Addressing the still-limited use of social media by scientists, Shiffman says, “I think that there is still a great deal of skepticism or reluctance about the use of social media among some scientists. That’s okay; I don’t think everyone has to use social media, and not everyone can do it in a way that is broadly useful and helpful. But for those who want to do it, and who are good at it, I’d like to see that become more valued professionally.”

In a 2013 PLOS Biology paper, “An Introduction to Social Media for Scientists,” authors Holly M. Bik, of University of California, Davis, and Miriam C. Goldstein, of University of California, San Diego, alluded to the challenges some scientists face with grasping the rudiments of social media: “Although a number of guides exist online, many researchers still feel overwhelmed and hesitant toward the virtual world, lacking sufficient information and guidance through formal scientific channels such as peer-reviewed journals.”

In addition, administrative challenges abound. Shiffman says, “We hear all the time how important it is for scientists to get out of the ivory tower and talk to the public. Then we hear how someone tried to do that and their department leadership intervened, saying that kind of activity doesn’t count for promotion or tenure—and will have to be on your own time.”

To be sure, social media is now being used for innumerable nonscience purposes, including overweighted use in entertainment, and for social and political commentary, among other subjects. Social media is an incredibly powerful tool that has truly revolutionized how people communicate with one another. A lot of people use social media for trivial and other fun pursuits, and for these reasons a number of scientists are skeptical or reluctant to use social media as a tool for serious scientific endeavors and collaboration, according to Shiffman.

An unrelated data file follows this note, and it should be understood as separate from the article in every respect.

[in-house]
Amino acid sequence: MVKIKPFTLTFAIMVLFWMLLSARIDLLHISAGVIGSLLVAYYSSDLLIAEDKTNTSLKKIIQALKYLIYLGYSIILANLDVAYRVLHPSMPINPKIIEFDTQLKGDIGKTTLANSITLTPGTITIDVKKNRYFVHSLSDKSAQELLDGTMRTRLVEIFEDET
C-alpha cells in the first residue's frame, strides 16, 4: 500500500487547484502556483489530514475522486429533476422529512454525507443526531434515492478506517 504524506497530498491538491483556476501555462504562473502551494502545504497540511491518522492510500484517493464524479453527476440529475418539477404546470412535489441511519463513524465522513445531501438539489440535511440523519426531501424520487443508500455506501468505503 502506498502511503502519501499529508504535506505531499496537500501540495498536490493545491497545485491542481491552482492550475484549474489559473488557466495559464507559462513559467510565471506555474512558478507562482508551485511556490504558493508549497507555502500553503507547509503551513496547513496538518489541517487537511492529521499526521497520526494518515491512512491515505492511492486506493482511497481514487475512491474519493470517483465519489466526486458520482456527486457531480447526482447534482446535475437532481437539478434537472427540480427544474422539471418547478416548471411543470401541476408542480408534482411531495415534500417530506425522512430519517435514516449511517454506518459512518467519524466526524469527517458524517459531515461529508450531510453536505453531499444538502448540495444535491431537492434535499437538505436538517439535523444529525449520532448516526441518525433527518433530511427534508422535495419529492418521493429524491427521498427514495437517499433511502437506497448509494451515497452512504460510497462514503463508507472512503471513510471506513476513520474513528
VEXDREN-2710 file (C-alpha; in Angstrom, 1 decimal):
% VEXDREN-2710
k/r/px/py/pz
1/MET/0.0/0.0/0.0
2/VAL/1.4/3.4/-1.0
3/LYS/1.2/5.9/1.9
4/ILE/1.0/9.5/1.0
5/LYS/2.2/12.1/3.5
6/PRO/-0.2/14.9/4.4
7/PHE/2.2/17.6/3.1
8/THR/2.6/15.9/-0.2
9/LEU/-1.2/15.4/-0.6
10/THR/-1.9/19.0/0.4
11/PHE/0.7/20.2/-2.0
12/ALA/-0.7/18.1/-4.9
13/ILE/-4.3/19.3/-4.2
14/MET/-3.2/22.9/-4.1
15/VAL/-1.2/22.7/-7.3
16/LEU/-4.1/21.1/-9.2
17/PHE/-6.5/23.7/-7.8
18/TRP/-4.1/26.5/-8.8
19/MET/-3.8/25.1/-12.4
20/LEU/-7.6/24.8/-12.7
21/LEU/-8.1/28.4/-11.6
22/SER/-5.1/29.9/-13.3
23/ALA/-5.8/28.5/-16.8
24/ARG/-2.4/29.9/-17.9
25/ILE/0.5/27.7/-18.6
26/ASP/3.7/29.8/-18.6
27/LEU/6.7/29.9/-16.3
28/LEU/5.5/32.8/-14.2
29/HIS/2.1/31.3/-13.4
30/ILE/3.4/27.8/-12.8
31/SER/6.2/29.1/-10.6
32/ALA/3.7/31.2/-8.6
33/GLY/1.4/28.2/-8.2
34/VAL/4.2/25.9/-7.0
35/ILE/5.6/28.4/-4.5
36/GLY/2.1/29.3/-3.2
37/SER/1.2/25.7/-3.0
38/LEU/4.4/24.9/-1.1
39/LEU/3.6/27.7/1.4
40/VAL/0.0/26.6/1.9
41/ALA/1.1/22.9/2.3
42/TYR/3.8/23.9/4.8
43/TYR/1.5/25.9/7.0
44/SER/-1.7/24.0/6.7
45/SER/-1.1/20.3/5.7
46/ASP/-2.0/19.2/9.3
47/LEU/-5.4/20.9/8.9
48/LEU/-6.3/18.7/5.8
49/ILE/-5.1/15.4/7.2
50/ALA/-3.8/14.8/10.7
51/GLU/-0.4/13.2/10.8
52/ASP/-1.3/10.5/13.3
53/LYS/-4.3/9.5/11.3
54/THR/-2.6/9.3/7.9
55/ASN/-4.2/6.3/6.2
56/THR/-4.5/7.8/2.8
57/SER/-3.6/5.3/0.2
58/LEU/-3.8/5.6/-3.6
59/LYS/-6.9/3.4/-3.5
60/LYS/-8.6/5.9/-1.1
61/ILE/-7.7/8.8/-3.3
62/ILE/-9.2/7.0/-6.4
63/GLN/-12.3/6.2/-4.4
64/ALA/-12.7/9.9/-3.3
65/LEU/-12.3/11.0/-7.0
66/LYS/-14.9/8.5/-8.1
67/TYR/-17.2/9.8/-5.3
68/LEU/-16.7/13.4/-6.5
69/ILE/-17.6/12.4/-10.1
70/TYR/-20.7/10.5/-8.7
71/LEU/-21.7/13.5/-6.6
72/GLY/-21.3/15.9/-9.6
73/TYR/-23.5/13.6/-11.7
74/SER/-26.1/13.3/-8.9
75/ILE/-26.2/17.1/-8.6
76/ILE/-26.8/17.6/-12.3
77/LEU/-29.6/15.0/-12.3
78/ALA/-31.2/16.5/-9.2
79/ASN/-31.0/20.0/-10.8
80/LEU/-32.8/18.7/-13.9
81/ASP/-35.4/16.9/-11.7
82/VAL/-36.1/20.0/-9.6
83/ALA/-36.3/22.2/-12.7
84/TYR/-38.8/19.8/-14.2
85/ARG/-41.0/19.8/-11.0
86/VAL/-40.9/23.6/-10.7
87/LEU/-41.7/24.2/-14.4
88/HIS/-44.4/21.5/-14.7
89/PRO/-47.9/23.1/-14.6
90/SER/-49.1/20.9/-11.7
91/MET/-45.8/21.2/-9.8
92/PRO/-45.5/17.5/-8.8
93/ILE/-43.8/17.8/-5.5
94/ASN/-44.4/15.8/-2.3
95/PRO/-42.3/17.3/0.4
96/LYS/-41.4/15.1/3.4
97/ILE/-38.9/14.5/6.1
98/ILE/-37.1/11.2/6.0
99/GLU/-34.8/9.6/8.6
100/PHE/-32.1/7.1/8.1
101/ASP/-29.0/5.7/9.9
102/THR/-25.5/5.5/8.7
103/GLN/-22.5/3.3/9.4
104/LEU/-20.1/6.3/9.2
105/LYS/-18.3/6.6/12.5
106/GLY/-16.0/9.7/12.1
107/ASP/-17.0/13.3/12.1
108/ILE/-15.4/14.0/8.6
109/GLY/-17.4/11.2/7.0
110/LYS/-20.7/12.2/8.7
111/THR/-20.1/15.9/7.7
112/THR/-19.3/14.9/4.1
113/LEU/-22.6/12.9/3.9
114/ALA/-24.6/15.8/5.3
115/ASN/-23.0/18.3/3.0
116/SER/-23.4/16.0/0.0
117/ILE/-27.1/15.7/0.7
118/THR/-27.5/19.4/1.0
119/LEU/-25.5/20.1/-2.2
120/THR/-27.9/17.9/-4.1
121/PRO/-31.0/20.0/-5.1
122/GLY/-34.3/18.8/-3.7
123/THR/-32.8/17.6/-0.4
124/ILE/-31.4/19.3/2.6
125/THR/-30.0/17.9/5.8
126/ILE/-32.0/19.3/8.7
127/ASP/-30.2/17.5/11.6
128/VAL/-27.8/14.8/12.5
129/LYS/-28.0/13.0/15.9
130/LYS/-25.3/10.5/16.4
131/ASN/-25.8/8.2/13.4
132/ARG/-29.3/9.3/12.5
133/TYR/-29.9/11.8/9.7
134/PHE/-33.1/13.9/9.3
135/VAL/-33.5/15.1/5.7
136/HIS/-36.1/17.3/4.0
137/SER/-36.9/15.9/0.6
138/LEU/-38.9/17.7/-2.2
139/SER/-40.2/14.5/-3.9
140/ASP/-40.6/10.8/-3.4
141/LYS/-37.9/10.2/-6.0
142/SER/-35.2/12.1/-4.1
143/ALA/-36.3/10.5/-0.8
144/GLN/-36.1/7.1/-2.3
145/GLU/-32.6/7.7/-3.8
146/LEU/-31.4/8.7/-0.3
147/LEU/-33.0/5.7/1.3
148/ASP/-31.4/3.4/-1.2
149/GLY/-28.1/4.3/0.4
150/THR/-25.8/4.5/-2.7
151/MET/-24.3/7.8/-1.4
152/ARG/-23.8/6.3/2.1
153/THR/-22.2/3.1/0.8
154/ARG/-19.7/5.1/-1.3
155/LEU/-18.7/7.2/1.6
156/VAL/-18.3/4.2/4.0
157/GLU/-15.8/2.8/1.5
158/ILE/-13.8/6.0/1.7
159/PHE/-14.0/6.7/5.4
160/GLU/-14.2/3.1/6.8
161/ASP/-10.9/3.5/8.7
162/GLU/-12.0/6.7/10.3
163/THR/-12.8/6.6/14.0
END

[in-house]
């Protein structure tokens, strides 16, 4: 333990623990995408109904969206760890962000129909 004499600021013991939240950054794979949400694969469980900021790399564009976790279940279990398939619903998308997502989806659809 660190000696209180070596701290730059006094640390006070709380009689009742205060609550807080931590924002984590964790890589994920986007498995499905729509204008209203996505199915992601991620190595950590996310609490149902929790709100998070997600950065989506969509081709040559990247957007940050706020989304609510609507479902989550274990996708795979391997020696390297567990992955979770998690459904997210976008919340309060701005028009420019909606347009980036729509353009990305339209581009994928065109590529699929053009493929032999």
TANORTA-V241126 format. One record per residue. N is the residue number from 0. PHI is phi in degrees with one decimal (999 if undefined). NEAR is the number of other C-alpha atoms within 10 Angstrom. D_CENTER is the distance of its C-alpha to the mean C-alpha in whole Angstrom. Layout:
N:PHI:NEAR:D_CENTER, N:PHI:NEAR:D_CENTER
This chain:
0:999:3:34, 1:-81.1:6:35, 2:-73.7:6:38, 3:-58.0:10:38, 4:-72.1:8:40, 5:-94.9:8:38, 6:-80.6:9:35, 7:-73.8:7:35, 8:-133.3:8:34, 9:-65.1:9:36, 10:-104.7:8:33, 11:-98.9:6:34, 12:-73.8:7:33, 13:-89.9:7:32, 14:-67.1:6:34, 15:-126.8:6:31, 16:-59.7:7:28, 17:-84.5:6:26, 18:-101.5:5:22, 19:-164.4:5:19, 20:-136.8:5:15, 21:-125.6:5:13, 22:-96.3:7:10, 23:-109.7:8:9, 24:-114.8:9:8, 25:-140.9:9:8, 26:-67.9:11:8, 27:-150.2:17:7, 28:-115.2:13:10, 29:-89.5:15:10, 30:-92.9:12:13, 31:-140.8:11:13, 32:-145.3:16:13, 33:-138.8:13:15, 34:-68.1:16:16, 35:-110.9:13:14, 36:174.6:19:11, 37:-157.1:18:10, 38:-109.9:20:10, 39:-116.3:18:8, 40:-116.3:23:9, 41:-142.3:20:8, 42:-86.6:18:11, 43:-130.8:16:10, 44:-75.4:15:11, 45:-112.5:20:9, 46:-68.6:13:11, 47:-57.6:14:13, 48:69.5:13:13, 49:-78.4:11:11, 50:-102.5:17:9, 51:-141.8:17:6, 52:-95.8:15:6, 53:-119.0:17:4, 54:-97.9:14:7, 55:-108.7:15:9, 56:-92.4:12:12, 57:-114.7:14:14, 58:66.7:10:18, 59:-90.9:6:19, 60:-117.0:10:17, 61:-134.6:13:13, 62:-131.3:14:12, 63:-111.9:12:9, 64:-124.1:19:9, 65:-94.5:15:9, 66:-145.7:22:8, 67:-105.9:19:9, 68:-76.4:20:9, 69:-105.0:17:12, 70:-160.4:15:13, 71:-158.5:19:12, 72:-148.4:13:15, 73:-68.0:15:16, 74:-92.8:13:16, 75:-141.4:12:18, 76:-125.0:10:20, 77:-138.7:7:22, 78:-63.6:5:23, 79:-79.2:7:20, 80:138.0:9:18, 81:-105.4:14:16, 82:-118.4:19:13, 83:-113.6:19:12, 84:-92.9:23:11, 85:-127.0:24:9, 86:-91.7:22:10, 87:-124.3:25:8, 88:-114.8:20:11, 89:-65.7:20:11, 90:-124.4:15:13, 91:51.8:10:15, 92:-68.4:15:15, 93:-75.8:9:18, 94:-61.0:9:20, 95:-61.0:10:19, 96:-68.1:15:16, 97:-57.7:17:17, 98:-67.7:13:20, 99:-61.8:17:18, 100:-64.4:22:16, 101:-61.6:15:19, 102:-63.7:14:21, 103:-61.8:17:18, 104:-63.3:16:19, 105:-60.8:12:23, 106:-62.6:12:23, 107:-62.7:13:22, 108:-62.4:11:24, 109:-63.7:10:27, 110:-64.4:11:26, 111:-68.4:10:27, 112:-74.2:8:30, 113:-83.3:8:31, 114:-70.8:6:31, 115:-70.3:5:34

Alluding to the large body on nonscientific content in social media, a 2018 Pew Research Center paper titled The Science People See on Social Media, notes that “Science-related Facebook pages draw millions of followers but feature more posts with ‘news you can use’ or ads than scientific discoveries.” The Pew study, seeking to better understand science information that social media users access off leading platforms, examined the posts on 30 of the most heavily followed science-based pages on Facebook during a six-month period.

The authors of the Pew Research Center study, Paul Hitlin and Kenneth Olmstead, reported that 26 percent of social media users reported that they followed a science-related page, while 33 percent reported that social media represented an important way for them to get science news, and 44 percent said that they often or sometimes saw science news on social media that they would not have seen anywhere else. Based on the posts on the 30 science-related pages followed over the six-month period, advertisements and promotions accounted for 16 percent, ‘news you can use’ for 21 percent, other categories for 34 percent, and new scientific discoveries only accounted for 29 percent.